What does energy price cap mean?


The energy price cap is the maximum amount a utility company can charge an average UK customer per year for the amount of electricity and gas they use, preventing companies from simply passing on cost increases to the consumer.

However, the cap, set by regulator Ofgem and first introduced in January 2019, only applies to customers who have a standard variable tariff, typically a provider’s default and most expensive option.

It doesn’t protect consumers from global market fluctuations and doesn’t constrain an individual’s overall bill – if you use more than the “average user”, you’ll still pay more.

The rate is reviewed every six months, and the last cap, announced on February 3, 2022, resulted in a 54 percent increase, marking a steep rise in household bills this spring.

From April 1st, the average household cap will increase from £1,277 to £1,971. That’s an increase of £693 per year for the average customer.

Prepaid meter customers will see a £708 increase from £1,309 to £2,017.

Jonathan Brearley, chief executive of energy regulator Ofgem, said: “We know this surge will be extremely worrying for many people, particularly those struggling to make ends meet, and Ofgem will ensure that energy companies keep their customers up to date support in any way we can.”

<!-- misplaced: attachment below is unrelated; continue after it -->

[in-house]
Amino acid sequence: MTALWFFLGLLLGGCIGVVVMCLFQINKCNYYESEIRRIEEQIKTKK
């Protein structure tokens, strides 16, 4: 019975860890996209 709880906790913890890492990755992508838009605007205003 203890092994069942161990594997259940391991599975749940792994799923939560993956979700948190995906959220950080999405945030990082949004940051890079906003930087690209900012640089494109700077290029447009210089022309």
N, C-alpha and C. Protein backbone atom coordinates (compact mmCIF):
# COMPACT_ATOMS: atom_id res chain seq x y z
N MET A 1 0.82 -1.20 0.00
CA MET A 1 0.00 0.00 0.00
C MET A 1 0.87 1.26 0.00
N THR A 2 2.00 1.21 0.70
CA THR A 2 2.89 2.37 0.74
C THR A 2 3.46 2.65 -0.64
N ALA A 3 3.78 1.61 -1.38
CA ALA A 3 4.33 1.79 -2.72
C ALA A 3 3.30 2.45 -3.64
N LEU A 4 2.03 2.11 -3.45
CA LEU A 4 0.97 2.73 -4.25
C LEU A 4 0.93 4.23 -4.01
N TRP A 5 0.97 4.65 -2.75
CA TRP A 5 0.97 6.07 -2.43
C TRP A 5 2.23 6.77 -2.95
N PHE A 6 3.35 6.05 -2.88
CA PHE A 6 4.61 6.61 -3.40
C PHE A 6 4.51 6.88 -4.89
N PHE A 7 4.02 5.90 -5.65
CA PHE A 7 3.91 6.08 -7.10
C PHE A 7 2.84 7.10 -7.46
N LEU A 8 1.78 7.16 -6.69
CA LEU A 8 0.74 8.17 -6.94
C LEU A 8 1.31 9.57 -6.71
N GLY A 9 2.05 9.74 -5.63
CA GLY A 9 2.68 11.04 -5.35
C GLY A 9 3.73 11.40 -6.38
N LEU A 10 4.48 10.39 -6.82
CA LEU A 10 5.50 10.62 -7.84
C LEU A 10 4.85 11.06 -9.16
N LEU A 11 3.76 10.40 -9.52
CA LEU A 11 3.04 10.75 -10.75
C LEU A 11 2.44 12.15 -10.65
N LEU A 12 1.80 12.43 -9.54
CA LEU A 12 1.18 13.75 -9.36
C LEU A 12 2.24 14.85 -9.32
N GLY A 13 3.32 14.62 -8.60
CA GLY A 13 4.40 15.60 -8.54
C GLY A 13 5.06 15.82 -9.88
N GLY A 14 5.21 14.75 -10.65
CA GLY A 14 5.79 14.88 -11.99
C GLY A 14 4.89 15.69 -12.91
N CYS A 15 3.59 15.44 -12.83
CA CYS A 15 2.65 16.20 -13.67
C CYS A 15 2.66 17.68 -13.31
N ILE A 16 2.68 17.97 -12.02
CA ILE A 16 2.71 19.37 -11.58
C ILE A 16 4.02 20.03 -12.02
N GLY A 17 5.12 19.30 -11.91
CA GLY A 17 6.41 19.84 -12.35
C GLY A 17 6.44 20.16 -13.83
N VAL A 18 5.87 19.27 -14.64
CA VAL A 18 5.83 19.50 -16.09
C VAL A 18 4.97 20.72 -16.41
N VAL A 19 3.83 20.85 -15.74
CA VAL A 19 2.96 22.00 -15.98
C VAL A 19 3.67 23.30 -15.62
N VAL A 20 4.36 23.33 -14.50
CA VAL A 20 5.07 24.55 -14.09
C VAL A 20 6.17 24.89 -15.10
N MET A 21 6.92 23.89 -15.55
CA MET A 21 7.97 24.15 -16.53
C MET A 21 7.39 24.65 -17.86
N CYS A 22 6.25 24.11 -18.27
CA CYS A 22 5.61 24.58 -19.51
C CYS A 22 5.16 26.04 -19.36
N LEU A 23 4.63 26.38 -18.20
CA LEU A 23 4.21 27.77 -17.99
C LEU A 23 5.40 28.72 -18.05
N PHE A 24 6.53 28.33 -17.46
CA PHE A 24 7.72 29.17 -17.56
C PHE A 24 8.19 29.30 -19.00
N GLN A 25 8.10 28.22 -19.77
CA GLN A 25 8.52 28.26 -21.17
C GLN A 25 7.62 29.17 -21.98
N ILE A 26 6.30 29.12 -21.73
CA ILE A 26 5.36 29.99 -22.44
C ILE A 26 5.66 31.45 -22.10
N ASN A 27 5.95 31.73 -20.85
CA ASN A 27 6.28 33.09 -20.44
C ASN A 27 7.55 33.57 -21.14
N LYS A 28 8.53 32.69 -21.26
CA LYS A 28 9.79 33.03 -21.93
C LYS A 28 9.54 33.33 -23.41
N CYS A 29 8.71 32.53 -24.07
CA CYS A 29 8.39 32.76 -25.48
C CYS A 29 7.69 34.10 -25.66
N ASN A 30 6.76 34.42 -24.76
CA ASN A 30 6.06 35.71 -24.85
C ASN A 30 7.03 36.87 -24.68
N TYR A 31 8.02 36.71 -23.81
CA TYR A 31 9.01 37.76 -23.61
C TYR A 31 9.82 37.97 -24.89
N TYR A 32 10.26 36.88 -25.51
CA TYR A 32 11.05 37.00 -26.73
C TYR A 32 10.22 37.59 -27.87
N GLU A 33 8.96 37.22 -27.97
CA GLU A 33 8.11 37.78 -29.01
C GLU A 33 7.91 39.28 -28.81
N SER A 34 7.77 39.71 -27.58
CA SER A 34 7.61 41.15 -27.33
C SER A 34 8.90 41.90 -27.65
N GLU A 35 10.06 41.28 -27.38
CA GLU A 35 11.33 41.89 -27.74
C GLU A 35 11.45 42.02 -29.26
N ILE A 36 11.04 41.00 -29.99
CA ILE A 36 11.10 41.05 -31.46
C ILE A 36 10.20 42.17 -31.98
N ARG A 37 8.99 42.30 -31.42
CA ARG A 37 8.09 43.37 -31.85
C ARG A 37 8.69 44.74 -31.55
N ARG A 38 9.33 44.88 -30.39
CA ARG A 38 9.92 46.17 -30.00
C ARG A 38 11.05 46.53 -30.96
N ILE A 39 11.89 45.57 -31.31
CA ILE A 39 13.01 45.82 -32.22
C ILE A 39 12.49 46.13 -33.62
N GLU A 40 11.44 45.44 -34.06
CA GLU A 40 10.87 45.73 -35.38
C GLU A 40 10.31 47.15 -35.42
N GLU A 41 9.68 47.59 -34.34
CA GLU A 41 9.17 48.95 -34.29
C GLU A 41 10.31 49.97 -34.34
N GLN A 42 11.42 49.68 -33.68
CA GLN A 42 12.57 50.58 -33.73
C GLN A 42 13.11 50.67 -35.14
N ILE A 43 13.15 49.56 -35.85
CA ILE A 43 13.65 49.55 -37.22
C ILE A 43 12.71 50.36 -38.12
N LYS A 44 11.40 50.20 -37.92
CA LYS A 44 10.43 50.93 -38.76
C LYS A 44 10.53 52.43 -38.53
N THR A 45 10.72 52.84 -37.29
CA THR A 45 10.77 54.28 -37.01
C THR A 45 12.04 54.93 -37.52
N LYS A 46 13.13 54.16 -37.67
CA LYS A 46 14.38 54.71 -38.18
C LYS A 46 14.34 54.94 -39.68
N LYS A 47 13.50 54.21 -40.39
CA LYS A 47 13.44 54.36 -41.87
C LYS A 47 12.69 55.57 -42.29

The latest review on 6 August 2021 was itself a rise of 12 per cent or £139 from six months earlier, but this latest development spells more bad news for the consumer when the cost of living is already skyrocketing and inflation is expected to be higher than current levels Status will rise from 5.4 percent to over 7 percent.

The Independent‘s James Moore has likened the prospect of higher bills to “an arctic wind blowing through people’s personal finances”.

Russia’s disastrous war in Ukraine has only exacerbated tensions in Britain and elsewhere, as the aggressor is a key energy supplier to continental Europe.

In response to rising domestic bills, Chancellor Rishi Sunak has since announced £150 council tax rebates will be given to homes in Bands A to D and will unveil plans to offer a £200 rebate on bills.

A government-backed loan scheme of this magnitude will cost around £5-6 billion, well below the £20 billion demanded by the energy industry, which has already criticized the announcements.

Dale Vince, the boss of Ecotricity, already called the measures “far too little, far too late”.

Labor Shadow Chancellor Rachel Reeves also called Mr Sunak’s plans in the House of Commons a “buy now, pay later scheme that will drive up tomorrow’s costs”.

Ahead of Christmas, suppliers had urged Business Secretary Kwasi Kwarteng to agree to a range of measures, from tax cuts to direct government financial intervention, to protect customers from unaffordable increases that are adding to the already skyrocketing cost of living.

Energy UK, the trade association for UK suppliers, has called for a reduction in VAT on household bills from 5 per cent to zero and an industry-wide financing scheme that allows its companies to spread the cost of gas price spikes over several years.